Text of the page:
I've been wrong . . . 
over many things in the past
and I don't expect to attain infallibility in the nearer future.

I've written quite a lot in the course of several decades,
and I'm not ashamed that I have changed my mind
about some of the things I've written.
To the contrary, I'm rather pleased that I seem still able to learn.

At times and over certain issues, I've looked for an opportunity to put into print an acknowledgment that my views have changed, for example, what I said about homosexuality in my Dean's Memoirs. A  book that I reviewed several years ago seemed an opportunity for comments about being wrong,
in particular, that  I  had been wrong
(see Journal of Scientific Exploration, 19 #3, 419--35, 2005, review essay of
"Kicking the Sacred Cow: Questioning the Unquestionable and Thinking the Impermissible" by James P. Hogan):

There is no authority whom you can safely trust on every such matter. You may find someone who is very knowledgeable and reliable about some things (say, Bauer, about Nessie and HIV/AIDS) who may express himself with equal certitude on other matters while being seriously misinformed about them (say, Bauer, about UFOs [10]  or about homosexuality [11]). Caveat lector: If you accept anyone’s “expert” opinion without further ado, you are liable to acquire beliefs that may be indefensible.

In my book about Nessie (Bauer, 1986: 45) I had written, “that 90 or 95 percent of UFO sightings have been explained as weather balloons [etc.] . . . convinces many people (including me) that there is nothing more than that to the whole business”. That brought warranted criticism from Jerry Clark (1987). I had allowed myself to experience conviction after only superficial acquaintance with the subject. I had not known, for example, that the typical unexplained UFO sighting differs in many details from the explained ones; and, most tellingly, that it is some of the best accredited and detailed sightings that have never been satisfactorily explained.

Clark, Jerome. 1987. Ness sense and nonsense. The Gate, 2 (April) 13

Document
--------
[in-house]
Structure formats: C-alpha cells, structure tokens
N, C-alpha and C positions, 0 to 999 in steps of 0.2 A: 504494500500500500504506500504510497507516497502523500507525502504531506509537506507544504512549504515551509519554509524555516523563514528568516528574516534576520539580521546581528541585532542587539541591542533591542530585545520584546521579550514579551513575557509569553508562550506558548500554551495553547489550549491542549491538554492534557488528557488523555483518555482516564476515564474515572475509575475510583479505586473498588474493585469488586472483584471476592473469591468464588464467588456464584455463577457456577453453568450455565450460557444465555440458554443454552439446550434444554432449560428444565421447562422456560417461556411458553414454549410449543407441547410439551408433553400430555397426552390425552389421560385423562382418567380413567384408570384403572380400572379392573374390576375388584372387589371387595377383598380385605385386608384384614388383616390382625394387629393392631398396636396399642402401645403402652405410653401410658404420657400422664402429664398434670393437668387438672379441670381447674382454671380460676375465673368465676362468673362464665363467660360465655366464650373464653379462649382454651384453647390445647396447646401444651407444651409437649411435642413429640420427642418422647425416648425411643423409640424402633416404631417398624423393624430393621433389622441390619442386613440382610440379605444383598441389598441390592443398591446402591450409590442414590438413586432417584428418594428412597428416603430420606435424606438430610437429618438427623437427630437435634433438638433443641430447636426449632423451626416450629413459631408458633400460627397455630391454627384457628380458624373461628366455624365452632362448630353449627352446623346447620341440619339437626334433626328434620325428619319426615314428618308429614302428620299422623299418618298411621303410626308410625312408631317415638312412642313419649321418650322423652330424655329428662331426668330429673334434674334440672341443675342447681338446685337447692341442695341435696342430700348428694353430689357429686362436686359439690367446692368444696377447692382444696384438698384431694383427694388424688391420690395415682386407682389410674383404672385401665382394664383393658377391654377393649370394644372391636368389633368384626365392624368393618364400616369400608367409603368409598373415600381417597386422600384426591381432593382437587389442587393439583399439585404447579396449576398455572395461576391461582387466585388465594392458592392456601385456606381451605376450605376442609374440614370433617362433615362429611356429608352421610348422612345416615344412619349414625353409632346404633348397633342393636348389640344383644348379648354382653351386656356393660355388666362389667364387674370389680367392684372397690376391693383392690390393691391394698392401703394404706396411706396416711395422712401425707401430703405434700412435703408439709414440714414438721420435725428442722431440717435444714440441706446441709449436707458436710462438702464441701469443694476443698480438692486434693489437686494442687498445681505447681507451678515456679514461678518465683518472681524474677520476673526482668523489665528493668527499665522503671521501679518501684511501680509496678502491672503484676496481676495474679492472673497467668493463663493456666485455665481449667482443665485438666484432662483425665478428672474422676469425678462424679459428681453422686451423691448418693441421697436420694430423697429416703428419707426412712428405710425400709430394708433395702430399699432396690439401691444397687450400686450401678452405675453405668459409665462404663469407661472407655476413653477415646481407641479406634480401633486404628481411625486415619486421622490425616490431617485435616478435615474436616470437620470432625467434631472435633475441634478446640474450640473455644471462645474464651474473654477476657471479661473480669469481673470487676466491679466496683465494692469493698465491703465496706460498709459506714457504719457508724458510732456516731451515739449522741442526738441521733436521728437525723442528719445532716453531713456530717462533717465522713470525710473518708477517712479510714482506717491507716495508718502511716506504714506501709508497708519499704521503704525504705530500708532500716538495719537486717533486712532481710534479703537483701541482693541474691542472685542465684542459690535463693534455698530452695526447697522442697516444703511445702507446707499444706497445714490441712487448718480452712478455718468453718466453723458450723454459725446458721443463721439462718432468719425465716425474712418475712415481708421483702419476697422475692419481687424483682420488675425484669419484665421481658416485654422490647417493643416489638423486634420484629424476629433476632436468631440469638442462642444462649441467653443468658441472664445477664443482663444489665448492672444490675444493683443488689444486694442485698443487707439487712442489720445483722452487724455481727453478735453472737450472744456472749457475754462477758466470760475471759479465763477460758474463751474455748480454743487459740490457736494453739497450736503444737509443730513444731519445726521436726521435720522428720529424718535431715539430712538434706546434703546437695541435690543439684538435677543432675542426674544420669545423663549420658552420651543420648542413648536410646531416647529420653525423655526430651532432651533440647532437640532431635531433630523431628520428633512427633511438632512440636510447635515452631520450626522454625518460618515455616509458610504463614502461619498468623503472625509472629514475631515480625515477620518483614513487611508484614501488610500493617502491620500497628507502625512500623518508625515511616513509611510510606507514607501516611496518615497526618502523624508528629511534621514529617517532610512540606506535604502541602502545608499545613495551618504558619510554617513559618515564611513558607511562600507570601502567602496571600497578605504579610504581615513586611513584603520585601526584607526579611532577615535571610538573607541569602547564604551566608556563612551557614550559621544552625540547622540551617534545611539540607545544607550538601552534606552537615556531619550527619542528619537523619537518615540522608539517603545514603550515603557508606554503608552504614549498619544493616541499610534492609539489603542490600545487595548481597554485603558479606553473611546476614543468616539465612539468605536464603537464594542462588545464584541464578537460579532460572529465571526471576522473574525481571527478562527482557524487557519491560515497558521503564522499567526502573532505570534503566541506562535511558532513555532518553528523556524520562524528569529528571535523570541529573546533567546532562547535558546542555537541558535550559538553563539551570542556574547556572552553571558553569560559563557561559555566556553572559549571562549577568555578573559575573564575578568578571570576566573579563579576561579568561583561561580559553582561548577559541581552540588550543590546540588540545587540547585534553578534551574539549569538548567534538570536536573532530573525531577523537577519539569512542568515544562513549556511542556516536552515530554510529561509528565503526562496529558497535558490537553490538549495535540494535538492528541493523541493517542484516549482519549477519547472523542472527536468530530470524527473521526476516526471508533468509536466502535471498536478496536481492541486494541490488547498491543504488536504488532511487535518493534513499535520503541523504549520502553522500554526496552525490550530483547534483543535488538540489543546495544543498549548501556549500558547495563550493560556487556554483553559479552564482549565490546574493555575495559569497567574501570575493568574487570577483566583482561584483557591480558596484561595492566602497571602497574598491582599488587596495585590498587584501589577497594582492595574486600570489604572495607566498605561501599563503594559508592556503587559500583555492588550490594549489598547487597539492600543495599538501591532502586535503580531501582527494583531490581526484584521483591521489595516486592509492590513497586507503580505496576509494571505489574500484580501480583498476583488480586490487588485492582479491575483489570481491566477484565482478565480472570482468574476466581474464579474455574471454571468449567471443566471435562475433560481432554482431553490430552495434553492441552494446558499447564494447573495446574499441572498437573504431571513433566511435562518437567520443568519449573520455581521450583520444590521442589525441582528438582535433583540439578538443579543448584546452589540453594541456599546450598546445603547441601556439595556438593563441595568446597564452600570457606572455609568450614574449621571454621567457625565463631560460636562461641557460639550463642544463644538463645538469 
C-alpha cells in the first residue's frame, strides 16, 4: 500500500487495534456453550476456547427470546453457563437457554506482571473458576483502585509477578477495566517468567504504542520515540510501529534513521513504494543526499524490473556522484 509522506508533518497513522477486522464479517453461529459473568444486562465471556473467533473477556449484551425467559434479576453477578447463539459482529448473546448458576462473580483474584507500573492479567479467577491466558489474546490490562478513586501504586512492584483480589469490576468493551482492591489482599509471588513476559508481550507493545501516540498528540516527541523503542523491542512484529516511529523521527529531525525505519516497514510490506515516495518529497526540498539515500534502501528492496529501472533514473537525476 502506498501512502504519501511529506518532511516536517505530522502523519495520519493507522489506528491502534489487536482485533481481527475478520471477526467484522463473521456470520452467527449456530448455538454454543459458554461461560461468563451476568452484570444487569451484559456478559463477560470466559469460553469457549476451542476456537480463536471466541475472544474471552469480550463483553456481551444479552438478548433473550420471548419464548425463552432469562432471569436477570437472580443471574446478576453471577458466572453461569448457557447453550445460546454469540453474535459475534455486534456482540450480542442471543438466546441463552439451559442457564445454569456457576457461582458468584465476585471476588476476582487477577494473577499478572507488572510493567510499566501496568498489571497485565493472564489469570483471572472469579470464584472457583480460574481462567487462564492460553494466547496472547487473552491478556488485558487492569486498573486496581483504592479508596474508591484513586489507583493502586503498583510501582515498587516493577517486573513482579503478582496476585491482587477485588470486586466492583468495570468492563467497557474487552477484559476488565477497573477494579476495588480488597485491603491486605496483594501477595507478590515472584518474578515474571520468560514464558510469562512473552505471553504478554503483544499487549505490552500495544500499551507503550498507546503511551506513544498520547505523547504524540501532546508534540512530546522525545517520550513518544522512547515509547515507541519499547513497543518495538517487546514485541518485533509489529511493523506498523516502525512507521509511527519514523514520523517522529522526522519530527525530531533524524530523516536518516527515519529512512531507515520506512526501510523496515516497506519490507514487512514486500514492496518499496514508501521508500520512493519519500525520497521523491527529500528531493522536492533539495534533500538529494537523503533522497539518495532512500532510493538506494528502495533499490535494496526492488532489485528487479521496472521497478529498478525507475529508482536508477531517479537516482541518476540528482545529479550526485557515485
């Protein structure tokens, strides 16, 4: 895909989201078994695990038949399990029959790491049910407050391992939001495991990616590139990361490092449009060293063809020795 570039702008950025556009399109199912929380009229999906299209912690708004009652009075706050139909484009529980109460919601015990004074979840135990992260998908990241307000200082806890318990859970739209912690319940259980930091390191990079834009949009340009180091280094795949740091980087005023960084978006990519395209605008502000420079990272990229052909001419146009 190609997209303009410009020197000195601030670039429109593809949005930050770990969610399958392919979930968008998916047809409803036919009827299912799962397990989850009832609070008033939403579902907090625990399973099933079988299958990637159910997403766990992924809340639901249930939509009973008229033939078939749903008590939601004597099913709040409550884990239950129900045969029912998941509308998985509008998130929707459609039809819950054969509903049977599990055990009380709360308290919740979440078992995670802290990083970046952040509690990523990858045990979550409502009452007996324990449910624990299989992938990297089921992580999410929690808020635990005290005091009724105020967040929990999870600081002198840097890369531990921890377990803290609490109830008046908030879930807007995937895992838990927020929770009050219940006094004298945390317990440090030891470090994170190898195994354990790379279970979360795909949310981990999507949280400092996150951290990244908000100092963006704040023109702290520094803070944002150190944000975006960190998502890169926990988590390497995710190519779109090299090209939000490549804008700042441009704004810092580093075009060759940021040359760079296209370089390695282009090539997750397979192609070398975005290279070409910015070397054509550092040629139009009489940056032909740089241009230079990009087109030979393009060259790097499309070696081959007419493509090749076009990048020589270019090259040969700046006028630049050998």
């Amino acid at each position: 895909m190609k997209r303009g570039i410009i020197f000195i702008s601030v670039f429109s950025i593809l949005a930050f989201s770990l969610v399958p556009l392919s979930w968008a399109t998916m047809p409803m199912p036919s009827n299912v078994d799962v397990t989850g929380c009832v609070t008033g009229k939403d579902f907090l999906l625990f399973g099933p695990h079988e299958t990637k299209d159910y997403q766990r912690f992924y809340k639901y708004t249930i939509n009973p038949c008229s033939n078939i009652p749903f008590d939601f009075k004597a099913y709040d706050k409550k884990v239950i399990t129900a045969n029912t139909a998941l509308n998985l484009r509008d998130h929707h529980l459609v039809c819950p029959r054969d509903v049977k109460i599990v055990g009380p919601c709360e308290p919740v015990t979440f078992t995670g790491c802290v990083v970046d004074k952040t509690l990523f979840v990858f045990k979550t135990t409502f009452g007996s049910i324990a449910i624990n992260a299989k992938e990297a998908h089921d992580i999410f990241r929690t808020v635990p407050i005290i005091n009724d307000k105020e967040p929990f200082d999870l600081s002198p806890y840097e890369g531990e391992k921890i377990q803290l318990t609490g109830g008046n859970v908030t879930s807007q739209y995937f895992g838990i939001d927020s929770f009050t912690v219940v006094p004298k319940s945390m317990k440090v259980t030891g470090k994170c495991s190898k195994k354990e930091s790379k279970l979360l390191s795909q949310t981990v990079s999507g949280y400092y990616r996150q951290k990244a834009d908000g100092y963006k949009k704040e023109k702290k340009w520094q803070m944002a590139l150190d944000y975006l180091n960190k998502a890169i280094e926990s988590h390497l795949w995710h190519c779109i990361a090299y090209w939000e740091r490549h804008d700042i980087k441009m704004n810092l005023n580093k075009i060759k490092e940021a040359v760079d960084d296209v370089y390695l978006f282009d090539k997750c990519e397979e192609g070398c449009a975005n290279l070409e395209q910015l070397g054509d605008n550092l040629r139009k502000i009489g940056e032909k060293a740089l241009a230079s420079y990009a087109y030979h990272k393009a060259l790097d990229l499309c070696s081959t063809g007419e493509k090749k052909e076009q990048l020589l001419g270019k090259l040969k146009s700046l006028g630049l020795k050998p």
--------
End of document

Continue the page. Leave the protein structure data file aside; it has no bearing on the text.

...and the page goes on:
In 1988,  I wrote, “I regard homosexuality as an aberration or illness, not as an ‘equally valid life-style’” (Martin, 1988: 80). As with UFOs, I had acquired an opinion without really thinking about it, accepting the simplistic and superficial view that it could not be “natural” since it doesn’t make for reproduction and the survival of the species. Since then I have come to understand how invalid are the (many, common) assertions that “evolution” would have done so-and-so and would never do such-and-such. I have also learned about the naturalistic fallacy, the belief that because something happens to be so, therefore it should be so; but culture and ethics are not wholly determined by biology, nor should they be. Looking into the HIV/AIDS controversy has had the beneficial side-effect of lessening somewhat my ignorance about homosexuality, thanks in particular to books by Lauritsen (1974) and Sullivan (1995). The latter is the most logically rigorous analysis of a social issue that I have encountered.

‘Martin, Josef’ (pen-name of Henry H. Bauer). 1988. To Rise Above Principle: The Memoirs of an Unreconstructed Dean. University of Illinois Press.
Lauritsen, John. 1974. The Early Homosexual Rights Movement (1864--1935). Times Change Press.
Sullivan, Andrew. 1995. Virtually Normal: An Argument about Homosexuality. Vintage Books.
It didn't seem appropriate in that review to mention another realization I'd had about the often misguided statements made on various sides about homosexuality:
                     just as with heterosexuality, it isn't entirely about sex;
                                    it's about companionship and love.
This page was last updated: December 9, 2012